Research into what is usually referred to as "mass communication" has concentrated on the societal impact of the media. The ways in which these media influence people and affect their behavior have been at issue. For the most part, undesirable effects were pondered and documented. Only a few desirable effects received similar attention and scrutiny. The research preoccupation with impact has been so pronounced that, comparatively speaking, next to no attention has been paid to questions such as why people enjoy whatever they elect to watch or hear, and more fundamentally, why they elect to watch or hear, in the first place, whatever it is that they elect to watch or hear.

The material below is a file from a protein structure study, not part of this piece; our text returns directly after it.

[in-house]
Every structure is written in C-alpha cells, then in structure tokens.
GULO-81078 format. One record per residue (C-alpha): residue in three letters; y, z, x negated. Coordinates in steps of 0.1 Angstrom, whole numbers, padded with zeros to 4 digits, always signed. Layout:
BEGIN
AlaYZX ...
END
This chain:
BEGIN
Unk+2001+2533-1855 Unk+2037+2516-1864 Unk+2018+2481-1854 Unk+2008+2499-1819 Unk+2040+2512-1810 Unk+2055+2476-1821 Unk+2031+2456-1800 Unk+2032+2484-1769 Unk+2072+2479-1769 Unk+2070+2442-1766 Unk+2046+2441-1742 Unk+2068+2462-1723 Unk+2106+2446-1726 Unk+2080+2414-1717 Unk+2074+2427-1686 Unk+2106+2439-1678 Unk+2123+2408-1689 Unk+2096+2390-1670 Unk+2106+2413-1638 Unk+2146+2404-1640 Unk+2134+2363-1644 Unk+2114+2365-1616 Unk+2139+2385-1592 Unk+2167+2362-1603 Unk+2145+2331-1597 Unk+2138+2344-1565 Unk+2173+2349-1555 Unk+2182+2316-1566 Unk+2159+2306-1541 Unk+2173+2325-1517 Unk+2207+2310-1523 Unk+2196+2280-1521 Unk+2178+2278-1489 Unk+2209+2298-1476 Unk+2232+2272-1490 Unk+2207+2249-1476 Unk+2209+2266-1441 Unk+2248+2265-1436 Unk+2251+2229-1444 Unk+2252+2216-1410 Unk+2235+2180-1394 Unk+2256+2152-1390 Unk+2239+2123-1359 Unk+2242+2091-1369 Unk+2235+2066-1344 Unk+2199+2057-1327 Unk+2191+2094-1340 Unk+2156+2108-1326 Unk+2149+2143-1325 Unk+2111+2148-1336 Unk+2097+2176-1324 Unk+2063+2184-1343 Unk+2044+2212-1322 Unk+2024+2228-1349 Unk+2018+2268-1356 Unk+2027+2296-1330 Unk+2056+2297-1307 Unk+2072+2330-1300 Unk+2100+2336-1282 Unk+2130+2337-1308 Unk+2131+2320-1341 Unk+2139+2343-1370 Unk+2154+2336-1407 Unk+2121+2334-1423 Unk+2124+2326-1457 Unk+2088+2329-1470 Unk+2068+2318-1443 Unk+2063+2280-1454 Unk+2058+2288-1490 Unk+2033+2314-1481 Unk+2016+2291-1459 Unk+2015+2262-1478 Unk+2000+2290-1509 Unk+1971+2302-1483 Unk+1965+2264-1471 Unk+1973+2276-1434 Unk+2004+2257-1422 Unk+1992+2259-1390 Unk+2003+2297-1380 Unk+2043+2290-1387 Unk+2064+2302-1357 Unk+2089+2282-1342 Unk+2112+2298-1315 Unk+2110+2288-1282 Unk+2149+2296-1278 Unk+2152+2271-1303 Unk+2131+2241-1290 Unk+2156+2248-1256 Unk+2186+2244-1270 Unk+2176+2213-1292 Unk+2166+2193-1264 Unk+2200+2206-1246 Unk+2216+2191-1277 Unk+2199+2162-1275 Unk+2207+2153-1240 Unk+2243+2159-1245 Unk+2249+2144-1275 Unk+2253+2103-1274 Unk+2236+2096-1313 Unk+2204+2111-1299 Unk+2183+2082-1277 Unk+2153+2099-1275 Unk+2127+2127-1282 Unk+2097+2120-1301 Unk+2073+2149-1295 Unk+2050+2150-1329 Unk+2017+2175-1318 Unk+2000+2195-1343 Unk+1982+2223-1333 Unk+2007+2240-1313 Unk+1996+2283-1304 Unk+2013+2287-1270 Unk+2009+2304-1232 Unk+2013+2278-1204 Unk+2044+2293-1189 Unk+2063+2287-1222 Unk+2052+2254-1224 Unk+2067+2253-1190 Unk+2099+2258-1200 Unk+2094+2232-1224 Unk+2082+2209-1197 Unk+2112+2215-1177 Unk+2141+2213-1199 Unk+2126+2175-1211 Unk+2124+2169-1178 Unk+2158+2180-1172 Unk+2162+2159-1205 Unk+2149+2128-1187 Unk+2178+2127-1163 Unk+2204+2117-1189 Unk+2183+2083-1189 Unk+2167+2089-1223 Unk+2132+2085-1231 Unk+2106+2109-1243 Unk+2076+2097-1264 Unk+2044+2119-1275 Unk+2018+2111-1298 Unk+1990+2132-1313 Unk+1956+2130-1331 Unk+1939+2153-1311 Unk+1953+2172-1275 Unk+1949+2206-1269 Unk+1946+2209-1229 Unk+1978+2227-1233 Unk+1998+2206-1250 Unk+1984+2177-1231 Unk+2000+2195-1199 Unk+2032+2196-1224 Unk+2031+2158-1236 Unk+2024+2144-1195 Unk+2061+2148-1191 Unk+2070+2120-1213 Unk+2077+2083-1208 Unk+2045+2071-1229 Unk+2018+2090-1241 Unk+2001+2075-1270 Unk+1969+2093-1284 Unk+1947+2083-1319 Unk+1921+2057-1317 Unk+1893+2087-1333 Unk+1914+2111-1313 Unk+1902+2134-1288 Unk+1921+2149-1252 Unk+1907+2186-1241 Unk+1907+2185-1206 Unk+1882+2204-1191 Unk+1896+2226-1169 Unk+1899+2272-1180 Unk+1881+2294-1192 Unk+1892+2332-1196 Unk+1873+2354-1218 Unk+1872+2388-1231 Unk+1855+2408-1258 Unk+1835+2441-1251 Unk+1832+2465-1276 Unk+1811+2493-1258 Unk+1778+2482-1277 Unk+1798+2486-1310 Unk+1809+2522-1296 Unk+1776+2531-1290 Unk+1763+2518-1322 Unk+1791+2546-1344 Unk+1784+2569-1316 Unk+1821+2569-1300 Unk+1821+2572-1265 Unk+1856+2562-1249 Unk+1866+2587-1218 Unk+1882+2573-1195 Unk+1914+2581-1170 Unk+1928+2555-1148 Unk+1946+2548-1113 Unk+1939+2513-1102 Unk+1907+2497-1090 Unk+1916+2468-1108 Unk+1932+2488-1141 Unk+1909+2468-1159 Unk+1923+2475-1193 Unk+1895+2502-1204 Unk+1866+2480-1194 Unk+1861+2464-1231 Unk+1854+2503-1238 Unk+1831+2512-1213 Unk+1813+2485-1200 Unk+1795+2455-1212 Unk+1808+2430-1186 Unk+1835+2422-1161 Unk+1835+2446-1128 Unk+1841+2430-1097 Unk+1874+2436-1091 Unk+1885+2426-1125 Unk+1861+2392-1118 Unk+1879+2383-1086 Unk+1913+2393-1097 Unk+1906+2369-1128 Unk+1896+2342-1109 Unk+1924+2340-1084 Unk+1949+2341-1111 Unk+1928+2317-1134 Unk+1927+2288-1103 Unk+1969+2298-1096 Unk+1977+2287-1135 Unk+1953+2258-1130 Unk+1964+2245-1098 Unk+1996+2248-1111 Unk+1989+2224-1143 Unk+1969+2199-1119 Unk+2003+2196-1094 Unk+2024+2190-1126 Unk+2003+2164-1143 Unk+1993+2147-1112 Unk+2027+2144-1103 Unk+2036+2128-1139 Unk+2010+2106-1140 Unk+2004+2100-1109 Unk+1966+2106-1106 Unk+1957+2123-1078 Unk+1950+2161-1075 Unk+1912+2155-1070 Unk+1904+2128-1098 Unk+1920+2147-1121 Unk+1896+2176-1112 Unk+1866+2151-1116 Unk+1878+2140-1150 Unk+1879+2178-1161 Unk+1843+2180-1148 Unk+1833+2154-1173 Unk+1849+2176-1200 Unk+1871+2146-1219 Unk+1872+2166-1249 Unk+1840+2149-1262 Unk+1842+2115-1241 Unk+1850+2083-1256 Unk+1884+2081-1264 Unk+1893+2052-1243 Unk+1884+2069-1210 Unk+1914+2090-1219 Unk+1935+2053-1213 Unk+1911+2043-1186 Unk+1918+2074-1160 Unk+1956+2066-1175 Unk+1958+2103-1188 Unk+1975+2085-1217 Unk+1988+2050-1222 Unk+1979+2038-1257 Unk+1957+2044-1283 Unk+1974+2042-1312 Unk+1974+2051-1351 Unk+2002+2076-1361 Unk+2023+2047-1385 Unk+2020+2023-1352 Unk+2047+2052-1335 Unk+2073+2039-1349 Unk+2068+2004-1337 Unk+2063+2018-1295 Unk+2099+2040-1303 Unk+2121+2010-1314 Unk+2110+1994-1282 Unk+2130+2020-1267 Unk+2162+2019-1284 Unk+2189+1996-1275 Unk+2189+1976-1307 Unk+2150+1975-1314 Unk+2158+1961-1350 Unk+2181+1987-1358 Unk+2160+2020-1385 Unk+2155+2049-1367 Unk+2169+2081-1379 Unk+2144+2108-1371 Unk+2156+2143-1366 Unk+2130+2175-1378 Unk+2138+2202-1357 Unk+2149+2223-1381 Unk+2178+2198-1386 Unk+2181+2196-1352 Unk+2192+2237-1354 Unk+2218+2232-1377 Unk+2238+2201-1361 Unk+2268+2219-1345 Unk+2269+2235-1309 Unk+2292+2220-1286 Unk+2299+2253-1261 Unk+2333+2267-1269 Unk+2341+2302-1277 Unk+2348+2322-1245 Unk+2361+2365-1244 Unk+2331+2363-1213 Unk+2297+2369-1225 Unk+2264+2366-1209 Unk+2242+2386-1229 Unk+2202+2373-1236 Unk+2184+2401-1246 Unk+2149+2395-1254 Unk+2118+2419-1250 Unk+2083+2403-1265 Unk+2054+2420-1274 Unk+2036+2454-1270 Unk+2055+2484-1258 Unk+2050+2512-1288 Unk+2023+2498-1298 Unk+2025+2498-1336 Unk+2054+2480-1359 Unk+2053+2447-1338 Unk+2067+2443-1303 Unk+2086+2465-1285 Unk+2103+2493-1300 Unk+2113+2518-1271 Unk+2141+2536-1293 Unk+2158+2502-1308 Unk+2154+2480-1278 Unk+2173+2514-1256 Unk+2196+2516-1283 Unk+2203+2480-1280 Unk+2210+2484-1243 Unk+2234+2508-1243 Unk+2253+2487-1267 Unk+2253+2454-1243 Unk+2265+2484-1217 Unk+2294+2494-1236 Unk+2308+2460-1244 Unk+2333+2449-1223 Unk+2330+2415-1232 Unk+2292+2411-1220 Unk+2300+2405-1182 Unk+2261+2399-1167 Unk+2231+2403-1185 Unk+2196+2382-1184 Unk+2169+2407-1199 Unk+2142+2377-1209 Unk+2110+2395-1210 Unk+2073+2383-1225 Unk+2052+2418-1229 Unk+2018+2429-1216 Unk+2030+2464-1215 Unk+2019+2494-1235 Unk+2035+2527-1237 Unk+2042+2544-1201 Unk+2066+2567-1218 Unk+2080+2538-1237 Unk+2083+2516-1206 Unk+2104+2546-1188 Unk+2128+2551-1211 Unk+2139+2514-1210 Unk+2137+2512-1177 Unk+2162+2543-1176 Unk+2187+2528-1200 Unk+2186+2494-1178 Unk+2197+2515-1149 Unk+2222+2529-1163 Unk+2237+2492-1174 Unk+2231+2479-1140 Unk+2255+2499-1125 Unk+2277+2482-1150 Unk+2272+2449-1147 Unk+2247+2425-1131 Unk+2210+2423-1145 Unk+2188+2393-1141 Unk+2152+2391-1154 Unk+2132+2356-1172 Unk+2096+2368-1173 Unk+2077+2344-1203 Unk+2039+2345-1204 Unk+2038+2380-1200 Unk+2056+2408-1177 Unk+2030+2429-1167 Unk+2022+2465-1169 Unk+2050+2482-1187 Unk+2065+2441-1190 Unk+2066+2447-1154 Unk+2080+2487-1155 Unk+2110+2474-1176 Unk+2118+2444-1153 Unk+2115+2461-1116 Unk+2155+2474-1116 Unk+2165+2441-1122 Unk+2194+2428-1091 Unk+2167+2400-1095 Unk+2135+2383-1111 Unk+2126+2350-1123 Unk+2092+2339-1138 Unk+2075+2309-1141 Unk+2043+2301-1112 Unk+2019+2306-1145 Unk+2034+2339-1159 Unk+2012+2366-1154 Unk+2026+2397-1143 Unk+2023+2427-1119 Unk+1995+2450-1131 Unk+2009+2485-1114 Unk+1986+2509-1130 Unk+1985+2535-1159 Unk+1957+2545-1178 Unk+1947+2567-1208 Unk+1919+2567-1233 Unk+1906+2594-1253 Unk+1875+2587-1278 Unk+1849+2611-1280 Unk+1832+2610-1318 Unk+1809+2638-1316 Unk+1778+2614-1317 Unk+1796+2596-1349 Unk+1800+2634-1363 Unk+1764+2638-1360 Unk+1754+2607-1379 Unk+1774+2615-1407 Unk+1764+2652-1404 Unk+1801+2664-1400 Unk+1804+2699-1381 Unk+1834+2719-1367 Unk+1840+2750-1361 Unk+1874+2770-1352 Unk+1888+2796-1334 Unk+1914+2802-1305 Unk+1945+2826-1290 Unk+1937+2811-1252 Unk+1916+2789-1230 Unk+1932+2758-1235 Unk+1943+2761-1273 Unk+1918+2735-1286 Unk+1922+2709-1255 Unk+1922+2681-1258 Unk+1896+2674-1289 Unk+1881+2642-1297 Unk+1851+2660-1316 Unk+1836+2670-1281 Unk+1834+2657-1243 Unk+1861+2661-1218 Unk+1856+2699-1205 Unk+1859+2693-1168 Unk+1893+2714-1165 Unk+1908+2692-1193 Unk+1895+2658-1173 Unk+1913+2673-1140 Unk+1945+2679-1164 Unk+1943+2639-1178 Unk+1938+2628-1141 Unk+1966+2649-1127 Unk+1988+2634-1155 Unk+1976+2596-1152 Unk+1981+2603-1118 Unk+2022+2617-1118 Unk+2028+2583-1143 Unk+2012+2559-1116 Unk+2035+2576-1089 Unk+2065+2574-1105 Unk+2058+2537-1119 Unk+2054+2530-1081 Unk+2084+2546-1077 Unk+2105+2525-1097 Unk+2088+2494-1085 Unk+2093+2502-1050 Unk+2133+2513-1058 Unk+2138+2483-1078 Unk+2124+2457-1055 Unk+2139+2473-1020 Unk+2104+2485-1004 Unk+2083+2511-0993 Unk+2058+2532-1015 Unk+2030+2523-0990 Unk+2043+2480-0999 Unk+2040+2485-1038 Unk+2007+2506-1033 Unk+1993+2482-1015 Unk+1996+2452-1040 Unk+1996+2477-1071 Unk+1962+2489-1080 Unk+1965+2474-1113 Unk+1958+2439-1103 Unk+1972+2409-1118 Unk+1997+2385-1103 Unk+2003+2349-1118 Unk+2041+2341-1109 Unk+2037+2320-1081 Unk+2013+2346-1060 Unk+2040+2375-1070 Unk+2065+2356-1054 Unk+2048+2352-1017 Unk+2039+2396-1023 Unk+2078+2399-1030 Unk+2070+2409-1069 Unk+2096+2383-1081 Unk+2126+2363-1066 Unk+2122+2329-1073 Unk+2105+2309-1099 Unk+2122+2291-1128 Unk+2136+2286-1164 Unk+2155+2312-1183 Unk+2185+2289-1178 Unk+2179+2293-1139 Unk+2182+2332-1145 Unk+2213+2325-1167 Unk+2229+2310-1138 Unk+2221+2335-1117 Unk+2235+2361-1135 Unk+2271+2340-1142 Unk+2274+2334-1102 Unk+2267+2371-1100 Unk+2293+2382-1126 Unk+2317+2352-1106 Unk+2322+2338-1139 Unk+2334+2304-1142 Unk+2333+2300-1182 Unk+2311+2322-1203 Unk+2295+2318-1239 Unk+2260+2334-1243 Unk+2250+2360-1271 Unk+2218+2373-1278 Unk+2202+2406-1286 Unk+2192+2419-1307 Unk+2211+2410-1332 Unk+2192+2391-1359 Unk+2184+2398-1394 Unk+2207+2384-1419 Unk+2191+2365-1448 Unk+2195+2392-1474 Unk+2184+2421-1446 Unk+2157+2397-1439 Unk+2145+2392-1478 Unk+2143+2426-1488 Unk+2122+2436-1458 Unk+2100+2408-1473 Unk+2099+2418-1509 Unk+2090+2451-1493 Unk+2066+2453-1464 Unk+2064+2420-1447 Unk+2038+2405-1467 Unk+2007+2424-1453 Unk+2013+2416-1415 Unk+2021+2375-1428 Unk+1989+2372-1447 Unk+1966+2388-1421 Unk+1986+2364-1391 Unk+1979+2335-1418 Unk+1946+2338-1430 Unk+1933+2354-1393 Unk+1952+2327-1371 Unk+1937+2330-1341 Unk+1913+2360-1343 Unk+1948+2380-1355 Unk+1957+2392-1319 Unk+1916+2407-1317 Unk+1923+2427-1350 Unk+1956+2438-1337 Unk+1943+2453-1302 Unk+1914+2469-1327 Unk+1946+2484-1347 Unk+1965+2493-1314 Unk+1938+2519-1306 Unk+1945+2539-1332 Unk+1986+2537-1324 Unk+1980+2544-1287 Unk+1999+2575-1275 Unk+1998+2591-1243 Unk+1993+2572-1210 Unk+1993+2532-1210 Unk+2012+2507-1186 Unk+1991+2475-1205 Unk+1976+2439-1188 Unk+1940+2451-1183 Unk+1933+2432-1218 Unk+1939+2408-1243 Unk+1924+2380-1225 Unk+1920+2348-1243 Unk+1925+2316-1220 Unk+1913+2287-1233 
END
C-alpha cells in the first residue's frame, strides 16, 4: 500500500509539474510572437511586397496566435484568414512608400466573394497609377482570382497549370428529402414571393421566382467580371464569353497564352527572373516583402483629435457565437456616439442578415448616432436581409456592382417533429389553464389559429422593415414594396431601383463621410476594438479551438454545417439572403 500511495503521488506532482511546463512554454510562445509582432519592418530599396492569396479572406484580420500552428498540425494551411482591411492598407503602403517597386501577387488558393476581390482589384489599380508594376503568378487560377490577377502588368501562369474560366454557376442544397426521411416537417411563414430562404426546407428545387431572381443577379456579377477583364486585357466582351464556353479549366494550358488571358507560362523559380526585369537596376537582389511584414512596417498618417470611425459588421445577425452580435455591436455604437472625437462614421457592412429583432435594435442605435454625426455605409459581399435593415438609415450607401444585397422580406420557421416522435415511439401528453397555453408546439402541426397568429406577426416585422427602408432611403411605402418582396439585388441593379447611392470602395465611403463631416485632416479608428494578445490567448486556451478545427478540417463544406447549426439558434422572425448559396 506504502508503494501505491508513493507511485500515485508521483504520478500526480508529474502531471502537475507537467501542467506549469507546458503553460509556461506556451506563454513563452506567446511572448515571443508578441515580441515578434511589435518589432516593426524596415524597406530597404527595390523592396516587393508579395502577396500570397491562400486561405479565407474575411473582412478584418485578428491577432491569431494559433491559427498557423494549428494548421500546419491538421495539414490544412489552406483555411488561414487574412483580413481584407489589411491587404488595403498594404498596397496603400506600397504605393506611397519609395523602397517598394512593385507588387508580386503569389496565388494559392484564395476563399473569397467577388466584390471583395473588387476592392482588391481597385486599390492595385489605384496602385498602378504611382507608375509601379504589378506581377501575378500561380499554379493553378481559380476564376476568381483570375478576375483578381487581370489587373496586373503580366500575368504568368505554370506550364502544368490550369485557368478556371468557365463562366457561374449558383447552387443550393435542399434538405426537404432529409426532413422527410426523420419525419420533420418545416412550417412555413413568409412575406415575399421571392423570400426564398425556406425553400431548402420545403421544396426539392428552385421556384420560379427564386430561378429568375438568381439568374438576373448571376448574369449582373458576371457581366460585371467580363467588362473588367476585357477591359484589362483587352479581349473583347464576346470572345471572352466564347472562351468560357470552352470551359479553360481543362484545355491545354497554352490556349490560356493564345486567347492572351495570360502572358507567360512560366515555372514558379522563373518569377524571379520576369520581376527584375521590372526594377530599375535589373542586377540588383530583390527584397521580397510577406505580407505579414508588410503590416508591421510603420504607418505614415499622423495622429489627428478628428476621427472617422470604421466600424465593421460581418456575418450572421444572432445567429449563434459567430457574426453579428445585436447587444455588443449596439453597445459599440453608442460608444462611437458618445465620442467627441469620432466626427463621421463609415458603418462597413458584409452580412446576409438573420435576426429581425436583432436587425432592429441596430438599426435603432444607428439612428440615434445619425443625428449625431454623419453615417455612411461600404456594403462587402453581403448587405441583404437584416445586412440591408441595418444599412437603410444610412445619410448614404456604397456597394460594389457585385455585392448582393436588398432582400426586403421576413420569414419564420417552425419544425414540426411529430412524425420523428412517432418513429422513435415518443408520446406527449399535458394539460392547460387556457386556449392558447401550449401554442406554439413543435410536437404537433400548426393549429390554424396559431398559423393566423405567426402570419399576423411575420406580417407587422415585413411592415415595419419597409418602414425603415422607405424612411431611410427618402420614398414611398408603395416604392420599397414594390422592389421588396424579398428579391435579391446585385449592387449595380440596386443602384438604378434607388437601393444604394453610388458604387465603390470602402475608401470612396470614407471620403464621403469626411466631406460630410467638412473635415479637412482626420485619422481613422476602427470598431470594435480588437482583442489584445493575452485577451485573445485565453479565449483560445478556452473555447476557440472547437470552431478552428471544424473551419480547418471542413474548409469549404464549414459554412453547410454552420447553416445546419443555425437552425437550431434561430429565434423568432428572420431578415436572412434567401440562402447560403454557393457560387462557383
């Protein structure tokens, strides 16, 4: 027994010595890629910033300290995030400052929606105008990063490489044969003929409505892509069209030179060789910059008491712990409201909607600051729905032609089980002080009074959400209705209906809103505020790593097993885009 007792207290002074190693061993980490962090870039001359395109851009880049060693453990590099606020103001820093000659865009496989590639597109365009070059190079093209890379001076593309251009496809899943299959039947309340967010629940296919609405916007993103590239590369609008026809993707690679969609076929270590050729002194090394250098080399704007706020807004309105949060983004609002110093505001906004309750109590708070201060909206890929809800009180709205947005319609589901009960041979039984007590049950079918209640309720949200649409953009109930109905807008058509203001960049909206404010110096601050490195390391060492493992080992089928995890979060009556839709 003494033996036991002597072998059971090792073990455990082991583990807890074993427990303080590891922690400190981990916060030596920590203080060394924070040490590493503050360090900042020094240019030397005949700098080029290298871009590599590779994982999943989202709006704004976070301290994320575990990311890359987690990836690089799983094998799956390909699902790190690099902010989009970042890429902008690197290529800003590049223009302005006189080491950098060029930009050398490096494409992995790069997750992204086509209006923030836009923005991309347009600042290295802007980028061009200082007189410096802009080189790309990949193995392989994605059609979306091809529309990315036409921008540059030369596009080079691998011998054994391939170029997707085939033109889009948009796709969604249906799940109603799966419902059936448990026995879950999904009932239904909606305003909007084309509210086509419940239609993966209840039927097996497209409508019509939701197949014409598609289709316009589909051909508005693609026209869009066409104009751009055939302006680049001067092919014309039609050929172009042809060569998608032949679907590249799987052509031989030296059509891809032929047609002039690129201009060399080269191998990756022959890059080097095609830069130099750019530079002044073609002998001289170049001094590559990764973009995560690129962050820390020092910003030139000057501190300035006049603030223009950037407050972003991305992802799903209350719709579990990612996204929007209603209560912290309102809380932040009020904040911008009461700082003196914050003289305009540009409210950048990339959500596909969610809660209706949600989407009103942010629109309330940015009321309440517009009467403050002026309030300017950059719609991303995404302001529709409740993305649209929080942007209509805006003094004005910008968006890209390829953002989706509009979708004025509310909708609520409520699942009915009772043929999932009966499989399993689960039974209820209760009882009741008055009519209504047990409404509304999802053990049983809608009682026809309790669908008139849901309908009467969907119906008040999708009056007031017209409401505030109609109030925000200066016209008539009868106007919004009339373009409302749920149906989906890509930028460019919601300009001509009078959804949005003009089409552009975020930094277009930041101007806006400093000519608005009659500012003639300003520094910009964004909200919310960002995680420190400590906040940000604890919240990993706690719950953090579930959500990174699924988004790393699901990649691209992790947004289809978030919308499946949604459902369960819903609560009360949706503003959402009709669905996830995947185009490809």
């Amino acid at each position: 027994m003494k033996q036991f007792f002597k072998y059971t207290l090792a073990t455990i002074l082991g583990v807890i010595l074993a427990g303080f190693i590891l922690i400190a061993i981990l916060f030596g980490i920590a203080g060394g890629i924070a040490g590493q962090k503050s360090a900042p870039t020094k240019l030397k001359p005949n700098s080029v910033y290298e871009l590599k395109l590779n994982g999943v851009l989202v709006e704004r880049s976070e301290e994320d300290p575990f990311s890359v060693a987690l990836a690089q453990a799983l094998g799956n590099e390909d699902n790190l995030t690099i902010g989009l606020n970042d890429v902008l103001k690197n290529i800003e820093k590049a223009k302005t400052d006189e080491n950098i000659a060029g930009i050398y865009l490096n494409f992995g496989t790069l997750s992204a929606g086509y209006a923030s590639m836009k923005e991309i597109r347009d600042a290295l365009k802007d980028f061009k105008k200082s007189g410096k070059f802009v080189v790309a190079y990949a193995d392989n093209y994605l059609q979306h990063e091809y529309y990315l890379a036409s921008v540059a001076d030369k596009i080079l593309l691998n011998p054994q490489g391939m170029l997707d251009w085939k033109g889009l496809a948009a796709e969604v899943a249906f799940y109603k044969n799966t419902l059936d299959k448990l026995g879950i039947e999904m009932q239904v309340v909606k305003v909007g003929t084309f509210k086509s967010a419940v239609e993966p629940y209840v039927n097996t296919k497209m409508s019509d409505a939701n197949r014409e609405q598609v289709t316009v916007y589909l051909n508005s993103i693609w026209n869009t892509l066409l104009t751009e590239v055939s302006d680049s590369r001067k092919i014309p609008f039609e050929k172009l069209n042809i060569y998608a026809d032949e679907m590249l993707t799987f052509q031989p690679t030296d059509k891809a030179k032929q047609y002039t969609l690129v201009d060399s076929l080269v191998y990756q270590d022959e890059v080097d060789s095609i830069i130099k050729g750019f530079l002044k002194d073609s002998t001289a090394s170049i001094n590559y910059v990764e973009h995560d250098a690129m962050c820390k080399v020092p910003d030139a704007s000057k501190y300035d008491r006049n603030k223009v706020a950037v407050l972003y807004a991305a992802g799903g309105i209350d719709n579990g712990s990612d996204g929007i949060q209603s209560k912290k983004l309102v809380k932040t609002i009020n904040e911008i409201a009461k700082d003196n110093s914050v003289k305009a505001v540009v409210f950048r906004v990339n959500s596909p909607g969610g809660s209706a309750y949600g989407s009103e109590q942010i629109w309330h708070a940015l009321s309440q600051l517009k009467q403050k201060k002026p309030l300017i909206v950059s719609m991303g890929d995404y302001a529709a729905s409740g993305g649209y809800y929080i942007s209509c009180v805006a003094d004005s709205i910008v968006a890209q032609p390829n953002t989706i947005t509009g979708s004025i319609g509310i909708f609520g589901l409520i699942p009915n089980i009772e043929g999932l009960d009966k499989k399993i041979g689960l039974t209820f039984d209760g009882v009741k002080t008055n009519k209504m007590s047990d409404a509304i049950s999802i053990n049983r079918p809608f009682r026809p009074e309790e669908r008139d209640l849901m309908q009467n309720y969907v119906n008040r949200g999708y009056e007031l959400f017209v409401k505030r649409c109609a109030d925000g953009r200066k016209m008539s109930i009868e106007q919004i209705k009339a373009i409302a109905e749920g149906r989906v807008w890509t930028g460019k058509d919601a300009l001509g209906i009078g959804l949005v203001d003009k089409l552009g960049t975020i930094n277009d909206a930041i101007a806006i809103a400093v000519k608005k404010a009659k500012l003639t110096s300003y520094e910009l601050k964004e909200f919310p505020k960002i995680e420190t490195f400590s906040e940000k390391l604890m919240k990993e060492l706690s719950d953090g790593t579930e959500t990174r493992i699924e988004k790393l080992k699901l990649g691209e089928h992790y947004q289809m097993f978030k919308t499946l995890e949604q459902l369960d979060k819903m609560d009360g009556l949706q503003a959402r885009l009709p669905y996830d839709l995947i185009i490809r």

The commercial media institutions have in all probability collected a considerable amount of data in grappling with these "money questions." But the findings are, for the most part, not available to the academic community, and it is doubtful whether they would appreciably contribute to a general understanding of the principles that govern exposure behavior. Basic research on these questions seems to have been hampered by a number of factors, but mainly by academic prejudice. First and foremost, empirical-minded investigators have been most reluctant to tackle an issue as "frivolous" as entertainment. The news and persuasion of any kind were bona fide research topics. Research on the appeal of drama, sitcoms, soaps, and sporting events apparently lacked a sufficient degree of dignity. The fact that those in the humanities who generated proposals pertaining to the enjoyment of entertainment often failed to articulate them in such a way that they could be subjected to empirical verification -- whereas specific, testable hypotheses were advanced in persuasion research -- did not help matters. Additionally, techniques to study impact and even selective exposure to informative messages were fully developed, but procedures to deal